“This is lunacy, it’s not how the government is supposed to work, the chairman of the Joint Chiefs should not be having that conversation, expressing those views, he should leave if he can’t keep them to himself,” Carlson said, adding: “That quote there is grounds for Mark Milley’s immediate termination.”
“Mark Milley does not have any say over CIA appointees, no one in the military does. They can’t. Talk about a threat to our system,” said the host.
As the segment wrapped up, Carlson then noted that Milley and his Joint Chiefs staff took advantage of open-ended and ambiguous language to derail a peace deal the Trump administration had struck with the Taliban in Afghanistan as grounds for a U.S. pull-out after two decades of fighting.
Carlson suggested that Milley and the Joint Chiefs made the decision on their own to remain in the country despite Trump’s wishes as president and commander-in-chief.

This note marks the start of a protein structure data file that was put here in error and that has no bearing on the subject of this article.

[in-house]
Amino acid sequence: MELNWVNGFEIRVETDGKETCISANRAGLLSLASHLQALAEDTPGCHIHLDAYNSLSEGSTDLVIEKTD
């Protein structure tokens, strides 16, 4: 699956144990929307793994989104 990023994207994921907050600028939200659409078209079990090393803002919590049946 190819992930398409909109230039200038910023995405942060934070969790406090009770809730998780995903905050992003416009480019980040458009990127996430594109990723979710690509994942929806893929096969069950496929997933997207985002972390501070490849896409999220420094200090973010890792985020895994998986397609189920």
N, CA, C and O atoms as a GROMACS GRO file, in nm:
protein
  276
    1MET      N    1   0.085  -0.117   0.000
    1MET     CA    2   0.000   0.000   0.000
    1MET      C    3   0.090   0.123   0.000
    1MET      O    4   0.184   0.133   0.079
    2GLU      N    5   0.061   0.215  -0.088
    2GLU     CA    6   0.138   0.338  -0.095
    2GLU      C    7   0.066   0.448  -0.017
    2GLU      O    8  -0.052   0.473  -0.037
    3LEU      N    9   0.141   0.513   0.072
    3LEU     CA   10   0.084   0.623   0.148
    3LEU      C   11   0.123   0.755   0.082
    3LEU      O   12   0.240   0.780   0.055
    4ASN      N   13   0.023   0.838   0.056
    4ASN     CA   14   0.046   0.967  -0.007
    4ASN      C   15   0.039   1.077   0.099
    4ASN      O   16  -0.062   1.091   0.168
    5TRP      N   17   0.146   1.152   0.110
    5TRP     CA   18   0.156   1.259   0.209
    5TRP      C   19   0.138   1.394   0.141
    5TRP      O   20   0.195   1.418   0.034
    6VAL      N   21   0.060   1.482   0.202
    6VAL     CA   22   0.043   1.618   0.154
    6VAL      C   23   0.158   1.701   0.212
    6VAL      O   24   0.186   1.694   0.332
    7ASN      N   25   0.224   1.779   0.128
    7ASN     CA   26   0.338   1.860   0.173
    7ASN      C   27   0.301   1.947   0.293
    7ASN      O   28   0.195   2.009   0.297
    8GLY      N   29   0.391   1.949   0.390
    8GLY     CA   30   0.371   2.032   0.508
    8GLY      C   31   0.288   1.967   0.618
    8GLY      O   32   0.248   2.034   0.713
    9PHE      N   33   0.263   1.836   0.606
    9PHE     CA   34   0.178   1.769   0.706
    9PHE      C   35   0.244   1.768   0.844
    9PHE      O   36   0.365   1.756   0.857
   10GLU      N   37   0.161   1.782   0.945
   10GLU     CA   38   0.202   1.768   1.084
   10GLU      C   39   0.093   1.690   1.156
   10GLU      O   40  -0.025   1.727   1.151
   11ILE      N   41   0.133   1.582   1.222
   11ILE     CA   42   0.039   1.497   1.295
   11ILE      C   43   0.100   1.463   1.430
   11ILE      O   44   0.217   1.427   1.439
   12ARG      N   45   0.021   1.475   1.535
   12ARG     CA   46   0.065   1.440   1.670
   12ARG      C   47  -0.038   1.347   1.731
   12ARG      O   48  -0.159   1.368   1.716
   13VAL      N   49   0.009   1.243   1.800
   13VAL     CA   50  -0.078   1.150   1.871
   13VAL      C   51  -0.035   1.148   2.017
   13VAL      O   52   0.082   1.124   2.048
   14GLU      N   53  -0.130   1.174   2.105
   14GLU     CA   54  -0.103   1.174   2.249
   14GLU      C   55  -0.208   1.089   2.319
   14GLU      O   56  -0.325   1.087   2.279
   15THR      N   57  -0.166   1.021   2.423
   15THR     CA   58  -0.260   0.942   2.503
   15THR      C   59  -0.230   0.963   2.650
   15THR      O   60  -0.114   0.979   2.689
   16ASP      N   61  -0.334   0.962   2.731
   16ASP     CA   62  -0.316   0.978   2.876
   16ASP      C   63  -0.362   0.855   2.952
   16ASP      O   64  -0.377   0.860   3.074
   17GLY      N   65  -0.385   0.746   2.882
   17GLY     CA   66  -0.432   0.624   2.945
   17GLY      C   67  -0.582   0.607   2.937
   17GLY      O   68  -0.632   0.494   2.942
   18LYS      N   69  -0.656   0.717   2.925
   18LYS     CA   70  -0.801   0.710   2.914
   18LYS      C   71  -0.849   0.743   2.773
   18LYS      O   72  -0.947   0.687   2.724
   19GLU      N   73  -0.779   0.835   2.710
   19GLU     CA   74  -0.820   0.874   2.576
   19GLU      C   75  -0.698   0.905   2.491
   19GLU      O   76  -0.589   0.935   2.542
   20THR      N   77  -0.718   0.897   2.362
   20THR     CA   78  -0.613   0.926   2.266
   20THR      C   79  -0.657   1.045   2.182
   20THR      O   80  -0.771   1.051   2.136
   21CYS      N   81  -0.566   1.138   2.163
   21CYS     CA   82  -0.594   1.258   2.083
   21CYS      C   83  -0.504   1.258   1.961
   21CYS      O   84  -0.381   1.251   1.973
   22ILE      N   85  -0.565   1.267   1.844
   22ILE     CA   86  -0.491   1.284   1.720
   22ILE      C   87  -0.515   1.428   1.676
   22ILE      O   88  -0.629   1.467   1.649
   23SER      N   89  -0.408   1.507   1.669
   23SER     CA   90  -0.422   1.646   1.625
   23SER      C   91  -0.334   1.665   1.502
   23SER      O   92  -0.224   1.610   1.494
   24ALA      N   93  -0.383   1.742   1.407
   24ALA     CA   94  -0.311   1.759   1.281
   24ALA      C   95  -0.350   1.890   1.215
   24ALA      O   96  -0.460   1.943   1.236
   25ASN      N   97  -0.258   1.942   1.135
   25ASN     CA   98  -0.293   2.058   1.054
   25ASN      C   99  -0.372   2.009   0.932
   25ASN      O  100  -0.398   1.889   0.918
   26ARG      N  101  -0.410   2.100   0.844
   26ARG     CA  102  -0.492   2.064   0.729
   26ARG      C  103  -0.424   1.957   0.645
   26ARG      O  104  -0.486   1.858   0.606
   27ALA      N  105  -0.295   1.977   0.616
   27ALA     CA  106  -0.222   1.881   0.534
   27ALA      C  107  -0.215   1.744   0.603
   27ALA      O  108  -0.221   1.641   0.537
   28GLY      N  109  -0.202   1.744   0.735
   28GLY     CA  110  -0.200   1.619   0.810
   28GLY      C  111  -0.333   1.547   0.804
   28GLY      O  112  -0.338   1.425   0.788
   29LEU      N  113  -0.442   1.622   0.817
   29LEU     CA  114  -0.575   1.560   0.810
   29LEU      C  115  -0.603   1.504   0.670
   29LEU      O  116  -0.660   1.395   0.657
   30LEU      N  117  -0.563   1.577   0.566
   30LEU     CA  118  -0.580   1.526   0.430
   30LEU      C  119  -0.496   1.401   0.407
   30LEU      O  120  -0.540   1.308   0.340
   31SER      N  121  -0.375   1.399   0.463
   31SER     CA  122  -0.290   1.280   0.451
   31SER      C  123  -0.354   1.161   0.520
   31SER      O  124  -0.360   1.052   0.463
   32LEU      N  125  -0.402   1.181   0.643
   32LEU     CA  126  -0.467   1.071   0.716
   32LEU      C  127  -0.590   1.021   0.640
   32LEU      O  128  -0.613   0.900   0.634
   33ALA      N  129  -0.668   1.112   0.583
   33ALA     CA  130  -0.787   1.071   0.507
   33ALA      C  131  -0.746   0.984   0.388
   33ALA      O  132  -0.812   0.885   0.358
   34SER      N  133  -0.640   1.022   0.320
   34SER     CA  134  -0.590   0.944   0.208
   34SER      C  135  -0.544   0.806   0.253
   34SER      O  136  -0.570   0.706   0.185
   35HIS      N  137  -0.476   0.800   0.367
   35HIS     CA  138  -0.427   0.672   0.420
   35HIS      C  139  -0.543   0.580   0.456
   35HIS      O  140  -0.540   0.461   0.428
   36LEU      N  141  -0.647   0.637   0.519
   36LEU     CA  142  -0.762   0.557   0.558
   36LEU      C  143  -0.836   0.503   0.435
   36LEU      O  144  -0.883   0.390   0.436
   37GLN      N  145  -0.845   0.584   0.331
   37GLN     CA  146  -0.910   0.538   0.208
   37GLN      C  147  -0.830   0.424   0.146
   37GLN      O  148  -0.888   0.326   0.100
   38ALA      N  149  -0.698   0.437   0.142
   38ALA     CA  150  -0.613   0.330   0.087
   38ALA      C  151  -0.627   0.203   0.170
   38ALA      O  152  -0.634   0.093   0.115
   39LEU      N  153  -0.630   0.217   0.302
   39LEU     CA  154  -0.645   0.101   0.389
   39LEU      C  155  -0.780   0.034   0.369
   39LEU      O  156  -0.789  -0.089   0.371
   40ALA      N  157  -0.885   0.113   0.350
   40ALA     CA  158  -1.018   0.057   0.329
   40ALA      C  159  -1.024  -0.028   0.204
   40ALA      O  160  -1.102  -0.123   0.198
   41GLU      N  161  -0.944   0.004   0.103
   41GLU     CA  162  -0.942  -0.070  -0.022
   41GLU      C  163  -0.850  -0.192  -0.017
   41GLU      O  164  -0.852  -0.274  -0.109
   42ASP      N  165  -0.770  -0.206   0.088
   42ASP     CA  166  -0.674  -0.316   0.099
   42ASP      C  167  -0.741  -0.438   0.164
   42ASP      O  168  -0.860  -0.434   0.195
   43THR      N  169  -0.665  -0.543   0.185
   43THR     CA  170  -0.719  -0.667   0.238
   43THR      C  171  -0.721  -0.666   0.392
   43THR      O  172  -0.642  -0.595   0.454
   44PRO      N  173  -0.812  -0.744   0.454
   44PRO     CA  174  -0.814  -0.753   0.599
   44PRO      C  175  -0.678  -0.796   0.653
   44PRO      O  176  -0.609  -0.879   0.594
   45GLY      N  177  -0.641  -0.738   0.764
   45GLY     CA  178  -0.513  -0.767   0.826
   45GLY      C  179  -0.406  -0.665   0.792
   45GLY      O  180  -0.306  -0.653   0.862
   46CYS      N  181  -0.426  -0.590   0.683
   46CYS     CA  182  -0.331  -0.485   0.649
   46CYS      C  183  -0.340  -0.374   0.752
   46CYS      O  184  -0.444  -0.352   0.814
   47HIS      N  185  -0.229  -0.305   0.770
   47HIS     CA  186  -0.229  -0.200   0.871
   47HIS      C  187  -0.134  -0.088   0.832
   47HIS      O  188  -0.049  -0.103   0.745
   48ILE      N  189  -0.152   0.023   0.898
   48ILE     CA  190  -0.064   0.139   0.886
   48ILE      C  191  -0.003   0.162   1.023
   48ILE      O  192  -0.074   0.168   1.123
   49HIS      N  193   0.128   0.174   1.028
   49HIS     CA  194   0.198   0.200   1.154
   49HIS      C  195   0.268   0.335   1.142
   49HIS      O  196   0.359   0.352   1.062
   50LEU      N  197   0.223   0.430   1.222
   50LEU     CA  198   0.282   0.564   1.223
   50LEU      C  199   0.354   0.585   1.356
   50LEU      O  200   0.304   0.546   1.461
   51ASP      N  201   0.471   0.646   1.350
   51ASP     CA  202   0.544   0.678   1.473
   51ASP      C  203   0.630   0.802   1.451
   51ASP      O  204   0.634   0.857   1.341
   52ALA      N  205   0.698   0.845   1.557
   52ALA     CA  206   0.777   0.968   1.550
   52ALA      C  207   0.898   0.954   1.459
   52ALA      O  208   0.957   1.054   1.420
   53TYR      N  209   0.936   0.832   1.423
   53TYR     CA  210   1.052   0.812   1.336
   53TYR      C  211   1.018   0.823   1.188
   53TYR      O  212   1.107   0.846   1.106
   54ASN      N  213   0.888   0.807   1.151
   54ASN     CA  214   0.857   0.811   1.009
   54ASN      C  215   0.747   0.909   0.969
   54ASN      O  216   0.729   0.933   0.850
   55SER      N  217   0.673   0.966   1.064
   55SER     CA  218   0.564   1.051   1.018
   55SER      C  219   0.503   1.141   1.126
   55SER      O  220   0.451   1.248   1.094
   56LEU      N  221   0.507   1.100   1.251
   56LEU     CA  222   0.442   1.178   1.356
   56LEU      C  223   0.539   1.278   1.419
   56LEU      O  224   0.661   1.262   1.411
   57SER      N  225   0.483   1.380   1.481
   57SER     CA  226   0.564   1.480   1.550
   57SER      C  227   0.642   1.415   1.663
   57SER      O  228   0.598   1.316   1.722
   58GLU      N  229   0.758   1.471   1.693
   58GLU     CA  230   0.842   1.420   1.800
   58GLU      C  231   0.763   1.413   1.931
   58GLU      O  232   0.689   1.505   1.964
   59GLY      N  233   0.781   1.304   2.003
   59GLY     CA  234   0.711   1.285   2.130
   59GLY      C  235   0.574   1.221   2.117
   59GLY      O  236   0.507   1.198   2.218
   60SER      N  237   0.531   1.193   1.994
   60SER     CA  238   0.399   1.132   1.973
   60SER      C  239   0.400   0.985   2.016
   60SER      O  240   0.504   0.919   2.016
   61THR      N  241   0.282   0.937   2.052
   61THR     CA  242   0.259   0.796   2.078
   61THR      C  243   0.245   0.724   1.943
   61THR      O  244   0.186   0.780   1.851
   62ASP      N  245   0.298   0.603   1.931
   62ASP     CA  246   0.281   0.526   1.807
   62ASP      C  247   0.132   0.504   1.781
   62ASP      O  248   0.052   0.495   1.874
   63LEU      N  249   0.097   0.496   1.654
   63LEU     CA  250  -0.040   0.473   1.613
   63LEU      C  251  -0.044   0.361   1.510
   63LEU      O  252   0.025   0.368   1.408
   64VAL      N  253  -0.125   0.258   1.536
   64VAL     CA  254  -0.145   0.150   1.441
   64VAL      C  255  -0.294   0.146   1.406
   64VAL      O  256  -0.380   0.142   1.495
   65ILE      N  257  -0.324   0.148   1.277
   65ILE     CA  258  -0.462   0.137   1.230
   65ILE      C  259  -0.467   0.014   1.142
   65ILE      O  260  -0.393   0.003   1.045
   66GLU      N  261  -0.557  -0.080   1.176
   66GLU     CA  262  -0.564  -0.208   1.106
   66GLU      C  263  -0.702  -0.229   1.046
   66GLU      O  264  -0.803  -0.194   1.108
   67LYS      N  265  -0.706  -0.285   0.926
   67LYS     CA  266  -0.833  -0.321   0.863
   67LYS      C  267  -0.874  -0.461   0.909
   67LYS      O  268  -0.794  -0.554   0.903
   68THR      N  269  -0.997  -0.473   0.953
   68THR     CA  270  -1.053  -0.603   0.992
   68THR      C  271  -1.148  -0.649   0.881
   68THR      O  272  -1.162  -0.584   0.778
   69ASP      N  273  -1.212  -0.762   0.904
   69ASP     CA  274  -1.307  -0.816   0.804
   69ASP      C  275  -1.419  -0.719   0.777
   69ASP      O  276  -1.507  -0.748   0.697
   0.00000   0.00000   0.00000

“The head of U.S. Central Command, Kenneth MacKenzie, testified before Congress that the deal would be determined by ‘conditions on the ground’ — meaning, not by civilian leaders in Washington, but by the Pentagon. Again, a threat to democracy,” the host said.
“Acting unilaterally, the Pentagon launched more than 30 drone attacks and eight-night raids led by Special Operations forces against the Taliban. Within weeks, the peace deal was dead. They killed it,” he said.
“Ironically, preserving a ‘peace deal with the Taliban’ was the same justification Mark Milley used later — in late 2020 — to overrule Donald Trump’s order to pull out of Afghanistan. Milley told the president that it was only possible to remove half of the U.S. forces in Afghanistan, not all of them,” he added.
Carlson went on to accuse much of the media of being uninterested in covering Milley’s involvement in pushing back, overtly and covertly, against the sitting president.
“The question is: why is Mark Milley still in command of the US military? This is not a small question. If what the Washington Post reporters are reporting is true, it’s a question we need to deal with right now,” he said.